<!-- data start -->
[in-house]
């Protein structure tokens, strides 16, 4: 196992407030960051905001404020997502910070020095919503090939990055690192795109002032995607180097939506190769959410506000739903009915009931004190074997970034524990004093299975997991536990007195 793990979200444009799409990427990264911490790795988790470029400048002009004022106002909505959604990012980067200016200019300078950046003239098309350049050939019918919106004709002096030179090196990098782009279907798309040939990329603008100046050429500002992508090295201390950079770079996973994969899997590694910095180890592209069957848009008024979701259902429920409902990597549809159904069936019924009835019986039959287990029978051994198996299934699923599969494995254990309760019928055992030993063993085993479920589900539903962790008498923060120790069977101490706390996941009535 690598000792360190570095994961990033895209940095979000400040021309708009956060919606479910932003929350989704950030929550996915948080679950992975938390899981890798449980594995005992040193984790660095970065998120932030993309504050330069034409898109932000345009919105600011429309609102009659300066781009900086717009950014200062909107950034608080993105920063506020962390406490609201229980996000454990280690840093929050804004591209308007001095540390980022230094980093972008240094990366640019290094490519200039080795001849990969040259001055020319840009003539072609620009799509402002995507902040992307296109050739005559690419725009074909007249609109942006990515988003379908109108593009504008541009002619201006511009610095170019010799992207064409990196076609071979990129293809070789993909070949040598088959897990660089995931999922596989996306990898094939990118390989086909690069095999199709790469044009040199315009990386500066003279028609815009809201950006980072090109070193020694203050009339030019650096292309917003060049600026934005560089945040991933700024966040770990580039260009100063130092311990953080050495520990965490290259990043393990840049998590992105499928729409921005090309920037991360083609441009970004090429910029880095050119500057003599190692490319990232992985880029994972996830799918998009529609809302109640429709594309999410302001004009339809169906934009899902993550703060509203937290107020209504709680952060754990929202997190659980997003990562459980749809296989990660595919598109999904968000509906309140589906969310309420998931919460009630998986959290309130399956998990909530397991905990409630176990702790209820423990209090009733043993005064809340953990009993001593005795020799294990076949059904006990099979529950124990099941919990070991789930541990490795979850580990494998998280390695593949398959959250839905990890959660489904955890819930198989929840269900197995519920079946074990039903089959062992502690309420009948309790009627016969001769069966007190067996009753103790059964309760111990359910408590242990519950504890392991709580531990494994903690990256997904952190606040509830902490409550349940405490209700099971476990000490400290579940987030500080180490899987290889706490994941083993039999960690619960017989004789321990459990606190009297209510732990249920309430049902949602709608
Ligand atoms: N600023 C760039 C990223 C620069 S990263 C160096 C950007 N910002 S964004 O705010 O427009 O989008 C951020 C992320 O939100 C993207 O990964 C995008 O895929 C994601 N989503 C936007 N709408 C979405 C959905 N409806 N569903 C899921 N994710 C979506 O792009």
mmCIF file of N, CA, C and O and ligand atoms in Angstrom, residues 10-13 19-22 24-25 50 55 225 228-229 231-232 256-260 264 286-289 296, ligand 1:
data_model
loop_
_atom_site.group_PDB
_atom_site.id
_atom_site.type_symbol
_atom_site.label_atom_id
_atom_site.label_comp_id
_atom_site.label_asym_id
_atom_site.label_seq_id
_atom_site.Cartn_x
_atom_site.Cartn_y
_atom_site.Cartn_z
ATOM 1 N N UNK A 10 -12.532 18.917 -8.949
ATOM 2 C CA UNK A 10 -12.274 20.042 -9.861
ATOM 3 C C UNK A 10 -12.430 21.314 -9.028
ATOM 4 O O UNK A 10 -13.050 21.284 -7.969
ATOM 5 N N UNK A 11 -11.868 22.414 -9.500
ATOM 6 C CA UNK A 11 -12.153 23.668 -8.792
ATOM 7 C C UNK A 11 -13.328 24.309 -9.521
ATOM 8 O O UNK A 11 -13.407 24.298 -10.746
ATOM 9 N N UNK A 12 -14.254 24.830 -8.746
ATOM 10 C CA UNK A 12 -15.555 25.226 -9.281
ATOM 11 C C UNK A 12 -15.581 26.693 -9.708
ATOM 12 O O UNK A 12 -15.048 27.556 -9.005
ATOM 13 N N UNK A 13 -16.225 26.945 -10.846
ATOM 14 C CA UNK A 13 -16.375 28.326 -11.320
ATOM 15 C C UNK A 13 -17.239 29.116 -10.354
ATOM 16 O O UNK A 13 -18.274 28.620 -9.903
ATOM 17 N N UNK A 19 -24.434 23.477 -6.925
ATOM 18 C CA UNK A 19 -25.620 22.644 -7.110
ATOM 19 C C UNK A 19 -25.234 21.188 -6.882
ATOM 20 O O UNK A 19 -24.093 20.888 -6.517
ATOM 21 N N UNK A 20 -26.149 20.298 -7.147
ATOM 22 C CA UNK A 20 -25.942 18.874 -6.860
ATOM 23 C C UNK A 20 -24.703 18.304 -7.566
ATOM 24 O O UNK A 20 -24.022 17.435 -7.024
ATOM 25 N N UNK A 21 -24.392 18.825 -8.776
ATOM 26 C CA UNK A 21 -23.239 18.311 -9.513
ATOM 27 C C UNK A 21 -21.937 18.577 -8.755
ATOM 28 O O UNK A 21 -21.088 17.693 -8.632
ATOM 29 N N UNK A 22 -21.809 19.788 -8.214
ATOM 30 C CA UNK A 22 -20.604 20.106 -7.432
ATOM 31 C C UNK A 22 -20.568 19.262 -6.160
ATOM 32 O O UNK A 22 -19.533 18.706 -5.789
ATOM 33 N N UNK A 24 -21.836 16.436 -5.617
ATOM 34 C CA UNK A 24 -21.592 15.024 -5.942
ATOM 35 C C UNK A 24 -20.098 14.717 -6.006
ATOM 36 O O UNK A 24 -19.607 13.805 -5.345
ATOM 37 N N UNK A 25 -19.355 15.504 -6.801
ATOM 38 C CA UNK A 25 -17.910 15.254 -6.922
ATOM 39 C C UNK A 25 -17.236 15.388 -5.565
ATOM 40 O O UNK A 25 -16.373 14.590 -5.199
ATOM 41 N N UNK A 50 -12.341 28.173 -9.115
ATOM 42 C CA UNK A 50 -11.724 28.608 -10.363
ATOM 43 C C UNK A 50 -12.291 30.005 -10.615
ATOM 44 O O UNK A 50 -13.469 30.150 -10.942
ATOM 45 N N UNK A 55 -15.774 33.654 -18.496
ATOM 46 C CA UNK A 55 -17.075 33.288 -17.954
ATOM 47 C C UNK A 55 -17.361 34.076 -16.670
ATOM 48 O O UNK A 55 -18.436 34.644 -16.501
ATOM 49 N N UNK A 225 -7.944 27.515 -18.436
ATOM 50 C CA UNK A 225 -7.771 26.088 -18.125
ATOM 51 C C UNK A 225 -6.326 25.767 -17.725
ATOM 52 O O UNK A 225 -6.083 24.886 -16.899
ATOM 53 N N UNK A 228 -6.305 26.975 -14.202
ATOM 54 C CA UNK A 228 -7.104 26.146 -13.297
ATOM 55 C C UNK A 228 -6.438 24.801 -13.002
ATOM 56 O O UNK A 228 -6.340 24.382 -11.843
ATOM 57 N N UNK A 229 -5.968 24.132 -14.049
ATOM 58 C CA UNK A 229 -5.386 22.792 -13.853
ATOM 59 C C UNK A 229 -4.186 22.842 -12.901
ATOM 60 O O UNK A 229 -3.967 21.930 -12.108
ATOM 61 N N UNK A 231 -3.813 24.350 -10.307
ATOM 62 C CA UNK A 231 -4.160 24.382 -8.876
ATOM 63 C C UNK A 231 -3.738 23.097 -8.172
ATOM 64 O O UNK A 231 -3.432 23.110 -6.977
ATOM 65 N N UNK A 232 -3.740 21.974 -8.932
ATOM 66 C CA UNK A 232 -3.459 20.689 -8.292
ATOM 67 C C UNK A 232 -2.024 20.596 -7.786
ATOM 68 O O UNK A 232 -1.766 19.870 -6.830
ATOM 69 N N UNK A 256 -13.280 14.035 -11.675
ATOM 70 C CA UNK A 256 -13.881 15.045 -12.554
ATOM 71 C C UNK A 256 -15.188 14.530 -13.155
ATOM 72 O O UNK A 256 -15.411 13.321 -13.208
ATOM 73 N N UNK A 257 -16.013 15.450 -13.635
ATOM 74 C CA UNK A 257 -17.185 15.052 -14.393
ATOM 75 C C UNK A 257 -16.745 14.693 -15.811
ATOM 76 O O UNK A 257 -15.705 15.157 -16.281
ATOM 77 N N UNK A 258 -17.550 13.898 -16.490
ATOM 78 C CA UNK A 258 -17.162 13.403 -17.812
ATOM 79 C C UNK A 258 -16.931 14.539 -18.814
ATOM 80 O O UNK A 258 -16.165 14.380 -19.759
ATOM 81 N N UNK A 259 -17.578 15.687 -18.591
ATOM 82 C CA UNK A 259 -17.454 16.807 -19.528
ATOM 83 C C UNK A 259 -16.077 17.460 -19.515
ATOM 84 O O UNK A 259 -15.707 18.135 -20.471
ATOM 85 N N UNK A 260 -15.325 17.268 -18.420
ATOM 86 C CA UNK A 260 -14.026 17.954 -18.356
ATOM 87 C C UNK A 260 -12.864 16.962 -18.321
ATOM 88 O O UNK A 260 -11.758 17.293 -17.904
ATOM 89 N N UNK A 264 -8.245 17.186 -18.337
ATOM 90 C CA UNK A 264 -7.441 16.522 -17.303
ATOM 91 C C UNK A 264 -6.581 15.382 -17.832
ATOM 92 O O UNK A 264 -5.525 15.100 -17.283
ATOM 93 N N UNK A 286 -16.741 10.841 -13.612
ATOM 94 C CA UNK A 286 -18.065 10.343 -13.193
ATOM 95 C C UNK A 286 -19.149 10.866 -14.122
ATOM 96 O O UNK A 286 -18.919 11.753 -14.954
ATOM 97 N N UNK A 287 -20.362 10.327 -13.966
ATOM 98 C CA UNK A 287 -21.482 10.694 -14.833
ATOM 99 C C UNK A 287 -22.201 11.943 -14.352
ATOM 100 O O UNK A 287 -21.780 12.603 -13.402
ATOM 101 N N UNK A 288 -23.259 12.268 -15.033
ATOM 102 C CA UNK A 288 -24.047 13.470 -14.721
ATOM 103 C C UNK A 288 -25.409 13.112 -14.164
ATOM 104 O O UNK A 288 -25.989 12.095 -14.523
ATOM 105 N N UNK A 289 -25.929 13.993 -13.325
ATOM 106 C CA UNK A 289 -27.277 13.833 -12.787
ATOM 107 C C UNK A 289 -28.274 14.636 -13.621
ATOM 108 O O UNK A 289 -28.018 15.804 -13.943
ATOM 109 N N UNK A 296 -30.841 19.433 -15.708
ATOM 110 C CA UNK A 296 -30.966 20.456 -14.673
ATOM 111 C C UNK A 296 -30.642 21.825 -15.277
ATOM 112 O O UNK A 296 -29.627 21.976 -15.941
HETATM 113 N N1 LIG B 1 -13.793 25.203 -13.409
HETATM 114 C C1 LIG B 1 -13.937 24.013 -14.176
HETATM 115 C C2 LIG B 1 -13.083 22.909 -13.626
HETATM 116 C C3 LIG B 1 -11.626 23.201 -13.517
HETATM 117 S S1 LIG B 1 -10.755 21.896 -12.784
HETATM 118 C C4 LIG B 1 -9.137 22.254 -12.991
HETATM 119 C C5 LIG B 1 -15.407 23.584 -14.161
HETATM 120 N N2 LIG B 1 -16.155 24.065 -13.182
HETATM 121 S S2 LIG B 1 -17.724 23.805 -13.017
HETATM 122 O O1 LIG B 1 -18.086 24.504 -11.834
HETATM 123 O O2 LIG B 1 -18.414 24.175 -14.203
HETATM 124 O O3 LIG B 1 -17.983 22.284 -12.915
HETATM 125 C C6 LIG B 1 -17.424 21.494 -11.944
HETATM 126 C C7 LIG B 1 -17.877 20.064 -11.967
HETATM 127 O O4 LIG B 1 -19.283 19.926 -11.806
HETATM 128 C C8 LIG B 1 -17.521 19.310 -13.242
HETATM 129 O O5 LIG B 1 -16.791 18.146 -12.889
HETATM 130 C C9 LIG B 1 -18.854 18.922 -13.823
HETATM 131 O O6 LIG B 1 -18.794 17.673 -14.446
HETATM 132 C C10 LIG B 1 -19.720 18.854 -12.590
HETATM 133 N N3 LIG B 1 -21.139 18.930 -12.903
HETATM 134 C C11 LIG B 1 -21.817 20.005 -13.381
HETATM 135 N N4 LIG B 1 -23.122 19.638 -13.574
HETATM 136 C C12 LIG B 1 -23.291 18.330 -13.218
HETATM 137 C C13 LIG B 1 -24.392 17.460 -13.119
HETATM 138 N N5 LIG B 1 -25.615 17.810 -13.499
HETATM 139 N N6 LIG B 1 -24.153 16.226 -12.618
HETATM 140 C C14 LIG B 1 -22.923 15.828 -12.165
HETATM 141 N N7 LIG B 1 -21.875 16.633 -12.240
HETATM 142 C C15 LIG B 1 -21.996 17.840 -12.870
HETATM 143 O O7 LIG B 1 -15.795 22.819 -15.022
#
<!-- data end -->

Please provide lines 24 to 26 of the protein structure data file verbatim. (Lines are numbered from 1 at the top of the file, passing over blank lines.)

ATOM 8 O O UNK A 11 -13.407 24.298 -10.746
ATOM 9 N N UNK A 12 -14.254 24.830 -8.746
ATOM 10 C CA UNK A 12 -15.555 25.226 -9.281